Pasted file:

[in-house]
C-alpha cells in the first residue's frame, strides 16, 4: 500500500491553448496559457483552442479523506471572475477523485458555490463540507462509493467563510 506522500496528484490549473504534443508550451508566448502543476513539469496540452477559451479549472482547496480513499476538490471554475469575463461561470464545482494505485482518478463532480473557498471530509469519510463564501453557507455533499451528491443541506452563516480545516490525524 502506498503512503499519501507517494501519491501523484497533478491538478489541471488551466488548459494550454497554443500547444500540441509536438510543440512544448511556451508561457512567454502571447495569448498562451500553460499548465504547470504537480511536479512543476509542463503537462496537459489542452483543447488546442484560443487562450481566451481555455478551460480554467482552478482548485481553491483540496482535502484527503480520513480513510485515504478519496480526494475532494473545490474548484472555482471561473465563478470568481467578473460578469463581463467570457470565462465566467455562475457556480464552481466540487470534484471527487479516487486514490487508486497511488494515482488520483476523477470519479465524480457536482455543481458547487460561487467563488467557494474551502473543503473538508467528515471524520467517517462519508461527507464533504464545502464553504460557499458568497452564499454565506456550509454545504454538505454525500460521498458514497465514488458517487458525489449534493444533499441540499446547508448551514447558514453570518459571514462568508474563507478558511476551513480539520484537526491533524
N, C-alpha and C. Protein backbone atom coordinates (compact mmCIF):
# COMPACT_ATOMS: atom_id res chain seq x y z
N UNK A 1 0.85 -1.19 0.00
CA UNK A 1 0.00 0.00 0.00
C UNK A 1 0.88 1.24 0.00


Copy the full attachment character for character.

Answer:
[in-house]
C-alpha cells in the first residue's frame, strides 16, 4: 500500500491553448496559457483552442479523506471572475477523485458555490463540507462509493467563510 506522500496528484490549473504534443508550451508566448502543476513539469496540452477559451479549472482547496480513499476538490471554475469575463461561470464545482494505485482518478463532480473557498471530509469519510463564501453557507455533499451528491443541506452563516480545516490525524 502506498503512503499519501507517494501519491501523484497533478491538478489541471488551466488548459494550454497554443500547444500540441509536438510543440512544448511556451508561457512567454502571447495569448498562451500553460499548465504547470504537480511536479512543476509542463503537462496537459489542452483543447488546442484560443487562450481566451481555455478551460480554467482552478482548485481553491483540496482535502484527503480520513480513510485515504478519496480526494475532494473545490474548484472555482471561473465563478470568481467578473460578469463581463467570457470565462465566467455562475457556480464552481466540487470534484471527487479516487486514490487508486497511488494515482488520483476523477470519479465524480457536482455543481458547487460561487467563488467557494474551502473543503473538508467528515471524520467517517462519508461527507464533504464545502464553504460557499458568497452564499454565506456550509454545504454538505454525500460521498458514497465514488458517487458525489449534493444533499441540499446547508448551514447558514453570518459571514462568508474563507478558511476551513480539520484537526491533524
N, C-alpha and C. Protein backbone atom coordinates (compact mmCIF):
# COMPACT_ATOMS: atom_id res chain seq x y z
N UNK A 1 0.85 -1.19 0.00
CA UNK A 1 0.00 0.00 0.00
C UNK A 1 0.88 1.24 0.00